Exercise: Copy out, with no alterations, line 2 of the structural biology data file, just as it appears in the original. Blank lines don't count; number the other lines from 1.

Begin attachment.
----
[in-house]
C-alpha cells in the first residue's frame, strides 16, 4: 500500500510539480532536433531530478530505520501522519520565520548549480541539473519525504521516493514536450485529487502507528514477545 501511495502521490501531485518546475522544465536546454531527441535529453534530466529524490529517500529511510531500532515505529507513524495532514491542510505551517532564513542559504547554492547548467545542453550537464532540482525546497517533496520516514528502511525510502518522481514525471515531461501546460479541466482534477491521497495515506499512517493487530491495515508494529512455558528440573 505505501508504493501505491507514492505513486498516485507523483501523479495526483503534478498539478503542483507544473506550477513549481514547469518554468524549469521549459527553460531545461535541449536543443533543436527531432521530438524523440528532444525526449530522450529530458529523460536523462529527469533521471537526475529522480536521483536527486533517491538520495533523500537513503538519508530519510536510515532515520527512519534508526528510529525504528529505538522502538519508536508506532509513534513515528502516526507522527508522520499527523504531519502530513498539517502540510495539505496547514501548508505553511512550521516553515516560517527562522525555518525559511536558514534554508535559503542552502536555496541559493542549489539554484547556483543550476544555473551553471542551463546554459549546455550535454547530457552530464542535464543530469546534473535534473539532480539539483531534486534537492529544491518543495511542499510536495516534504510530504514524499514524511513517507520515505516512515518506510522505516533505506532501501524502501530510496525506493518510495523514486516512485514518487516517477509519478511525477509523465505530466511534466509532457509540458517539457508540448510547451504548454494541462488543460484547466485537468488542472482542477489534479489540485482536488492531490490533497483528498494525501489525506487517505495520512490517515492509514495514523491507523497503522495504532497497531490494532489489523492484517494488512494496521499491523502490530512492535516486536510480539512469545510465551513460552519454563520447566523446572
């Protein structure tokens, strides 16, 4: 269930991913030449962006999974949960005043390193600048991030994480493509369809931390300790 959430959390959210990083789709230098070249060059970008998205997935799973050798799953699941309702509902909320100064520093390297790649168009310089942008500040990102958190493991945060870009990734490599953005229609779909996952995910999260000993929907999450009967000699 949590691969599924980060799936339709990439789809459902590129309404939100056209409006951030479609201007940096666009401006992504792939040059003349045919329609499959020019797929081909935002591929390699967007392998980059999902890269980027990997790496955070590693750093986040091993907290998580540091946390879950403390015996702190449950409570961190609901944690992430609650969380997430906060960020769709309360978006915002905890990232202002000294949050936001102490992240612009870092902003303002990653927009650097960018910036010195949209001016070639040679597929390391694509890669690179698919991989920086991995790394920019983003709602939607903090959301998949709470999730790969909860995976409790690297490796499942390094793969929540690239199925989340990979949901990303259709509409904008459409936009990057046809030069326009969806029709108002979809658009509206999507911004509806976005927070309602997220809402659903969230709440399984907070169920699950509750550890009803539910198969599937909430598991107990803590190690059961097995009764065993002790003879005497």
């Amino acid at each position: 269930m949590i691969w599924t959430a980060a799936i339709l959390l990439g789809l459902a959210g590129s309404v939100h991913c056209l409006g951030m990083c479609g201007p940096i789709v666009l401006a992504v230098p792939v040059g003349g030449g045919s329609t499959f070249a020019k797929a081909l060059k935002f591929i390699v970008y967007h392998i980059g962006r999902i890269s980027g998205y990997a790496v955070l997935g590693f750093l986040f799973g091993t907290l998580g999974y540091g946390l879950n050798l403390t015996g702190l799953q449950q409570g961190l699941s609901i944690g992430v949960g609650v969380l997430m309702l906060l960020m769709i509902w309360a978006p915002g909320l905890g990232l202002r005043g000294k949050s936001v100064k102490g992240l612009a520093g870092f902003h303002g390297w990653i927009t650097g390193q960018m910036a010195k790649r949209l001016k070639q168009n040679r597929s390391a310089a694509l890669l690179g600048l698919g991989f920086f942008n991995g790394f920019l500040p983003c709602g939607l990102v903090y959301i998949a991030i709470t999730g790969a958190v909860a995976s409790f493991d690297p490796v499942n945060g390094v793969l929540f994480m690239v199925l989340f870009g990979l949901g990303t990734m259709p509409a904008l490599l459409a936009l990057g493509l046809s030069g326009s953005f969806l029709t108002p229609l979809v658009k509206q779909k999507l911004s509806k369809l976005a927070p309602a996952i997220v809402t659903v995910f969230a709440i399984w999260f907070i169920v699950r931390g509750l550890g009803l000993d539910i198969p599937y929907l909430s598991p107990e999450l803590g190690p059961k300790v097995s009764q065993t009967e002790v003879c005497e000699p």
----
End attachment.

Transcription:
C-alpha cells in the first residue's frame, strides 16, 4: 500500500510539480532536433531530478530505520501522519520565520548549480541539473519525504521516493514536450485529487502507528514477545 501511495502521490501531485518546475522544465536546454531527441535529453534530466529524490529517500529511510531500532515505529507513524495532514491542510505551517532564513542559504547554492547548467545542453550537464532540482525546497517533496520516514528502511525510502518522481514525471515531461501546460479541466482534477491521497495515506499512517493487530491495515508494529512455558528440573 505505501508504493501505491507514492505513486498516485507523483501523479495526483503534478498539478503542483507544473506550477513549481514547469518554468524549469521549459527553460531545461535541449536543443533543436527531432521530438524523440528532444525526449530522450529530458529523460536523462529527469533521471537526475529522480536521483536527486533517491538520495533523500537513503538519508530519510536510515532515520527512519534508526528510529525504528529505538522502538519508536508506532509513534513515528502516526507522527508522520499527523504531519502530513498539517502540510495539505496547514501548508505553511512550521516553515516560517527562522525555518525559511536558514534554508535559503542552502536555496541559493542549489539554484547556483543550476544555473551553471542551463546554459549546455550535454547530457552530464542535464543530469546534473535534473539532480539539483531534486534537492529544491518543495511542499510536495516534504510530504514524499514524511513517507520515505516512515518506510522505516533505506532501501524502501530510496525506493518510495523514486516512485514518487516517477509519478511525477509523465505530466511534466509532457509540458517539457508540448510547451504548454494541462488543460484547466485537468488542472482542477489534479489540485482536488492531490490533497483528498494525501489525506487517505495520512490517515492509514495514523491507523497503522495504532497497531490494532489489523492484517494488512494496521499491523502490530512492535516486536510480539512469545510465551513460552519454563520447566523446572